Q&A: Leveraging technology to automate patient, site and trial logistics fulfillment

Q: What does it mean to automate something?

Automation is the process of using technology to do tasks without the involvement of a human. This can involve utilizing software to perform administrative tasks like data entry or analysis, and using machines to carry out transfers of data. Automation can boost productivity, decrease mistakes, and free up human workers to spend their time on more difficult tasks.

Q: What are some of the administrative tasks involved in running a clinical trial?

Running a clinical trial entails a range of administrative responsibilities, such as:

  1. Protocol development: drafting a thorough strategy that specifies the goals, layout, and methods of the study.
  2. Budgeting and invoicing: core financial aspects of the trial, including budgeting, forecasting, invoicing, and supplier payments.
  3. Site management: site selection, contracting, grant payments, ongoing support
  4. Patient management: recruitment, retention services (scheduling, communications, travel, reimbursements, stipends)
  5. Ethics review: an institutional review board (IRB) or ethics committee must review and approve the trial to ensure it’s being conducted in an ethical and lawful manner.
  6. Monitoring: keeping tabs on the trial’s development and ensuring that the protocol is followed.
  7. Data management: the process of gathering, storing, and managing trial-related data.
  8. Monitoring: track trial conduct to ensure outcomes are on target and safety issues are reported
  9. Closeout: archiving trial records and delivering final reports to the appropriate authorities.

These are only a handful of the numerous duties that could be involved in managing a clinical research. The type, scope, and complexity of the trial will determine the precise administrative responsibilities.

Q: What are the areas of “automation” that Block Clinical is focused on?

Block Clinical’s focus is on delivering services that are Site and Patient centric; these are services that reduce burdens, and improve their overall experience of clinical trial participation. Right now, we’re just working on the plumbing, the infrastructure that can scale with a clinical trial industry that is becoming more and more complex. More suppliers. More data. Decentralized this, hybrid that. There is more need than ever for well integrated systems, processes, and policies that standardize how research sites, patients, and suppliers are supported by a trial Sponsor.

Our business was initially focused on patient support – travel, stipends and reimbursements, and providing a single point of contact throughout their journey. We’re automating workflows such as travel bookings, payments to suppliers, and payments to patients and caregivers. We’ll continue to integrate suppliers that support patients, whether that’s at their homes, or at the research site and facilitate data and transfers of value in real-time.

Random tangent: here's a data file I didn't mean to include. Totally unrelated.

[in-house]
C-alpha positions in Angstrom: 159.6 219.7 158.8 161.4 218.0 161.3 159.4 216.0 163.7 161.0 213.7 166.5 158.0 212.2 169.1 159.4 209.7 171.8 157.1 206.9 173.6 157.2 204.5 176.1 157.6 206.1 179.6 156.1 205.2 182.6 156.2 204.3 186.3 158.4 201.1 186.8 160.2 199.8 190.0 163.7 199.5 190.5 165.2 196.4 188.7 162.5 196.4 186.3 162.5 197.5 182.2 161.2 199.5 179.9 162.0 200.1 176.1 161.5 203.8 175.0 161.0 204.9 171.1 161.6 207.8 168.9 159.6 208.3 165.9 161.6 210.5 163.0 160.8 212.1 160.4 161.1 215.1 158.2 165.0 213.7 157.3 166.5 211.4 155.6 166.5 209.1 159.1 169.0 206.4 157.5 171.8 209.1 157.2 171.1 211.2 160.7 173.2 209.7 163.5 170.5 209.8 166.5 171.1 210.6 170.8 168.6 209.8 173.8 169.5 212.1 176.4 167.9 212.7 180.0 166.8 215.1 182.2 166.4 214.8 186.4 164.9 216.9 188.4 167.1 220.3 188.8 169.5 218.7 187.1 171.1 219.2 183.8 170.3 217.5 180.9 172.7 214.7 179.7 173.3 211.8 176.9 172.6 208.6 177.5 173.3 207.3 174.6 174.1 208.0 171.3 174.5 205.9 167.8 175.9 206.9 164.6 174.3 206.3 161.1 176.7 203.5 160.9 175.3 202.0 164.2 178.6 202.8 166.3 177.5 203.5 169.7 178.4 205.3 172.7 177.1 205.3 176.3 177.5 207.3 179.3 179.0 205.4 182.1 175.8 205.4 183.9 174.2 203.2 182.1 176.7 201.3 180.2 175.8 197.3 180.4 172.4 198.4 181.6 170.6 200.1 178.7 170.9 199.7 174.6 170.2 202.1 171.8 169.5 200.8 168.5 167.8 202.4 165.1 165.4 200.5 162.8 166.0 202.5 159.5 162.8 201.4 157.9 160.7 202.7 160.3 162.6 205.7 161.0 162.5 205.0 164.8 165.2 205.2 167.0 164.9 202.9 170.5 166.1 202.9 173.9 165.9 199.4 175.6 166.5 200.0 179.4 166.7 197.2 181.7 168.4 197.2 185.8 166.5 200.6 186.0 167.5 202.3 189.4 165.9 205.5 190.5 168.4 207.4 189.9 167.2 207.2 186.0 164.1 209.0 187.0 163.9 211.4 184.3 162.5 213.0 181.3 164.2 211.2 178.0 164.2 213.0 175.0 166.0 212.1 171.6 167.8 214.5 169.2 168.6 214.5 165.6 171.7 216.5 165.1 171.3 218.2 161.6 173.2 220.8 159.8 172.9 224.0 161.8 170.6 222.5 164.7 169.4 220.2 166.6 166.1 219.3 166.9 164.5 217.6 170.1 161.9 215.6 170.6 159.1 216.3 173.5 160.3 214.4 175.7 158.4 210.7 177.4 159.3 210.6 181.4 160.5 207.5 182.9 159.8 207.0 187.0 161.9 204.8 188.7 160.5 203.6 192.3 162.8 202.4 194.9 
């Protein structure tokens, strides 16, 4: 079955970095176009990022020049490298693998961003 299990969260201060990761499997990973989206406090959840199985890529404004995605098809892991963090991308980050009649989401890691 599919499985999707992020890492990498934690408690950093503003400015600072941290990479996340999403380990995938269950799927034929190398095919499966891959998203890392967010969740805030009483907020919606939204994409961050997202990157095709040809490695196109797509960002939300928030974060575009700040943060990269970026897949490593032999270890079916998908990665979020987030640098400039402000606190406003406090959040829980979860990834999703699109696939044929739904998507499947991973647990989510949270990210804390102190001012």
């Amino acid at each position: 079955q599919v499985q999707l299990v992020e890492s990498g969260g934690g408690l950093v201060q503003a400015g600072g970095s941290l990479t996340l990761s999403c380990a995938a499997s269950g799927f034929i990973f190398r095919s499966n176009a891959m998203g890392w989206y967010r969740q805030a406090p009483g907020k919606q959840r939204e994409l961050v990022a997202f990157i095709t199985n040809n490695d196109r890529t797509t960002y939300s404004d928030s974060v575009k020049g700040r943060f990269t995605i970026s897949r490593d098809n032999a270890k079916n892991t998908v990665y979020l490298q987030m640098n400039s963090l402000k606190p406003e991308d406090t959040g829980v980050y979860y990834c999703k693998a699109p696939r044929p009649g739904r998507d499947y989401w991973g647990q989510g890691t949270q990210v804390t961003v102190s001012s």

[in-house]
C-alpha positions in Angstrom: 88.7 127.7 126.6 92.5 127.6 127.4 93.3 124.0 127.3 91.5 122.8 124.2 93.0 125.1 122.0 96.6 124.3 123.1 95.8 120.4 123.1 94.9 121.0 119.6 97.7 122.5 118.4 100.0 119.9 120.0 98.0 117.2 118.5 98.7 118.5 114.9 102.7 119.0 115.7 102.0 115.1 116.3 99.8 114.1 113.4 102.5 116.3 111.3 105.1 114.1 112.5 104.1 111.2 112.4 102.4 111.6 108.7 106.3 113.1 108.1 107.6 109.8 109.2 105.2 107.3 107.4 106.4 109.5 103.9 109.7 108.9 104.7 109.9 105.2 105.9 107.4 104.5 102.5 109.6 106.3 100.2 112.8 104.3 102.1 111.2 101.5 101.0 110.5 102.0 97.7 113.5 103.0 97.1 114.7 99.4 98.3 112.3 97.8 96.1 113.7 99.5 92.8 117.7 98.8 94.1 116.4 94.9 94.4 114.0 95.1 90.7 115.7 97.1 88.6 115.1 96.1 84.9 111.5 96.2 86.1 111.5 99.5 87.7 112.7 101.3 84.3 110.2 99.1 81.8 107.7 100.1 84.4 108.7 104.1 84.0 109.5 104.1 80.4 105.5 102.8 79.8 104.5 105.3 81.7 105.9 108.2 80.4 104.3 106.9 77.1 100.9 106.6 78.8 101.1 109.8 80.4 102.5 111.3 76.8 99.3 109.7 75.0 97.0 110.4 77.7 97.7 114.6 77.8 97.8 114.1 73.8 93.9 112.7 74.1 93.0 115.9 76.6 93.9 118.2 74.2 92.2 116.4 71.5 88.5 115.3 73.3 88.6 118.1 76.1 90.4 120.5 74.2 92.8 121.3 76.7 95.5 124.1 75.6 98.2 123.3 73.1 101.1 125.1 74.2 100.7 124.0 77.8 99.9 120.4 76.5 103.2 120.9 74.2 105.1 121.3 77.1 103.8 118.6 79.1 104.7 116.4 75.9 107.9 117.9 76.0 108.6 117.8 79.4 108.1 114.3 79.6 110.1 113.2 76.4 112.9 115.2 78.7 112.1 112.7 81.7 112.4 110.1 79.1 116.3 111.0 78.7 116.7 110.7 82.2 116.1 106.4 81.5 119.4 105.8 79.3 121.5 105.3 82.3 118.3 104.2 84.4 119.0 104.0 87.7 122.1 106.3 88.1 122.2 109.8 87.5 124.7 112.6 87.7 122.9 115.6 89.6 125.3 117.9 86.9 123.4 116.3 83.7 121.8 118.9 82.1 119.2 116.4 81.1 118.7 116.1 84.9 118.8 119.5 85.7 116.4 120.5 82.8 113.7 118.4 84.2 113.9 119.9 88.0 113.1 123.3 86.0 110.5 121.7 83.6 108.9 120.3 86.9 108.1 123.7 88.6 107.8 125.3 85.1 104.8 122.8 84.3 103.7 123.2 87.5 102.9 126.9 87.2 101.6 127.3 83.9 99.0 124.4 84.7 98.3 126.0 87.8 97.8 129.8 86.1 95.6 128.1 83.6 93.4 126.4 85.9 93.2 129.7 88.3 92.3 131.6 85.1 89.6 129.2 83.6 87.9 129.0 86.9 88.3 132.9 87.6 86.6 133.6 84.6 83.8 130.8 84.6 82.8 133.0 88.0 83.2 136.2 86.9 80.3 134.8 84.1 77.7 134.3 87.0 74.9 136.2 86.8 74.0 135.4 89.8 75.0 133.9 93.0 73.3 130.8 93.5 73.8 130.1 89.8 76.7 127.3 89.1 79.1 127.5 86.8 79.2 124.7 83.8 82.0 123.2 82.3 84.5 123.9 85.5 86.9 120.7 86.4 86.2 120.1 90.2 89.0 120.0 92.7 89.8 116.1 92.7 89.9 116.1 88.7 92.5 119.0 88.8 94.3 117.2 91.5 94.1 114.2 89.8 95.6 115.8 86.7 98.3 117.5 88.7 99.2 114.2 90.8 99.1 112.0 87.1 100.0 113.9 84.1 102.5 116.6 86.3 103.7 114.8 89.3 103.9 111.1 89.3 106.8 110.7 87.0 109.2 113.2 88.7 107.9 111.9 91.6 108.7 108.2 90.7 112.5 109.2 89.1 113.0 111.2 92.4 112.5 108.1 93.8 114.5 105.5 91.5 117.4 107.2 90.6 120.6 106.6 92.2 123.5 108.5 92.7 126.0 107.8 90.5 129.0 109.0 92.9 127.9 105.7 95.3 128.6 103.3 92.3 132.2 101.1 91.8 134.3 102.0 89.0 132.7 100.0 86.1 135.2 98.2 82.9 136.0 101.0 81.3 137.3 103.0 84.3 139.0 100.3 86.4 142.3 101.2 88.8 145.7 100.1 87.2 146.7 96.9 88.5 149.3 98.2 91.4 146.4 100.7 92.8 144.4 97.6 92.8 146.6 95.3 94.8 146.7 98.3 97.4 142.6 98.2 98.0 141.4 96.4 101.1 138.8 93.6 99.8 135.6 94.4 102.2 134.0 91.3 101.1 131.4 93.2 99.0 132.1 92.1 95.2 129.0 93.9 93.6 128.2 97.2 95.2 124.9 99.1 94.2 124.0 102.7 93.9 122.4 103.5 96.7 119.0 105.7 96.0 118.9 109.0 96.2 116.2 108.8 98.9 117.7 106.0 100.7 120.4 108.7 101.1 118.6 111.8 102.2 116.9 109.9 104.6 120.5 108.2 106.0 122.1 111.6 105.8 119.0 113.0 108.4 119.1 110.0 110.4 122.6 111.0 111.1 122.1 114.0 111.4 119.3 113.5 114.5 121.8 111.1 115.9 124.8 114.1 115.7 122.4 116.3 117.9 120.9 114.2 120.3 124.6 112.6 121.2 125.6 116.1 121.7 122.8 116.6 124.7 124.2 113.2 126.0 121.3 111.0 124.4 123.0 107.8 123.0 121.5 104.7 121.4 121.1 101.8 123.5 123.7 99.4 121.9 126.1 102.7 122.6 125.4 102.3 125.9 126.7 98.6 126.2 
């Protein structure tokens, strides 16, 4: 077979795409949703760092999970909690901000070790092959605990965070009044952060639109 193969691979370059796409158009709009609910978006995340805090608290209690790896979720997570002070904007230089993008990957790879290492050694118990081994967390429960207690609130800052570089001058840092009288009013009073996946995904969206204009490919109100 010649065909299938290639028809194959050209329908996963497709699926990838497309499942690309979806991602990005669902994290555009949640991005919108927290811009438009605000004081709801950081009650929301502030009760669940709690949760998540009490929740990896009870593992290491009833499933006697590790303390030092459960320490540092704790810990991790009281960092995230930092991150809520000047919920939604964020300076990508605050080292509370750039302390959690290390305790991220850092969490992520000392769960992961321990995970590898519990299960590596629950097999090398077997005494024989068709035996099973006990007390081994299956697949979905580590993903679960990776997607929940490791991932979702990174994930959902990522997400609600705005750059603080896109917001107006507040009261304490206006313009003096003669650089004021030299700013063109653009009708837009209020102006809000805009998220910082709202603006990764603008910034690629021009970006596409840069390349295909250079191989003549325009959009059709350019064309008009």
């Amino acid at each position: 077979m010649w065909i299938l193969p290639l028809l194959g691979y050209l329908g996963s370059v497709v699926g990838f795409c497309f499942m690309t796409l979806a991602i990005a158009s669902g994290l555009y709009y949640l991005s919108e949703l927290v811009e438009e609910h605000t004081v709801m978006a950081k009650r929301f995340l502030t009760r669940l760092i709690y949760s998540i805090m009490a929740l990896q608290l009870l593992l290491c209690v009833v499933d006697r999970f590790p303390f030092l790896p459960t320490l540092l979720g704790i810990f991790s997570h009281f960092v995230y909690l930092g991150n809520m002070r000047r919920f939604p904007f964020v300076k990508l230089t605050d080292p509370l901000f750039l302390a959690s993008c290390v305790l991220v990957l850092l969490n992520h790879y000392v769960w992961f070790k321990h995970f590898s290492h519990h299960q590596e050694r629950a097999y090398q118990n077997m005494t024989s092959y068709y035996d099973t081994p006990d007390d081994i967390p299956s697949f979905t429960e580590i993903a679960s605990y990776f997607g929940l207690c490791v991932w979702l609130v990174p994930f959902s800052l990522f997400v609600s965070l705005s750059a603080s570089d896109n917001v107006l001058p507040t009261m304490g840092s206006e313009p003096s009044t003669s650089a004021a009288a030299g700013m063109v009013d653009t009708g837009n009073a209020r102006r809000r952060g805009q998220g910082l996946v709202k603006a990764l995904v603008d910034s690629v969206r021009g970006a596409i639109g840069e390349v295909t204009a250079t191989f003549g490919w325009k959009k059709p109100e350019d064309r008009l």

Now, we’re working hard on the financial workflows of clinical trials. This includes budgeting and contracting, invoice approvals and payments, real-time reporting, and spend and accrual forecasting.

With these two basic layers of integrated suppliers, and financial connectivity we can ensure everyone is getting paid quickly (immediately in some cases) and accurately, which empowers all parties to deliver their highest quality product. In turn, we can share this data with Sponsors so they can best manage cash flow to ensure timely payments. This is the beginning of a well oiled machine.

By using technology to automate service and financial workflows, clinical trial operations will become more accurate and efficient while spending less money and requiring less manual labor.

Q: What does the future of “automation” look like for Block Clinical?

  1. A large network of integrated suppliers: this includes research sites, travel companies, home health, and everything in between. If a patient or research Site needs it, we’ll make sure they receive “it” in the most efficient way possible while protecting PII, sharing only what is needed by each unique supplier, while automating the invoice, approval, and payment processes.
  2. More “activity” data: for us this could be patient status, visit, or survey data that tells us “what” happened. Did a patient enroll, was a visit scheduled or completed? We read data out of other systems (EDC, ePRO, CTMS) and apply automation. Communicate to a supplier to do something? Check. Monitor delivery of the service and report back to Sponsor that the service was delivered? Check. Overlay supplier contracts and automate the invoice and payments process? Check.
  3. Forecasting: what will be spent in the coming weeks, months, and through the end of the study based on real time activity, contracts, and spend data? Check mate.

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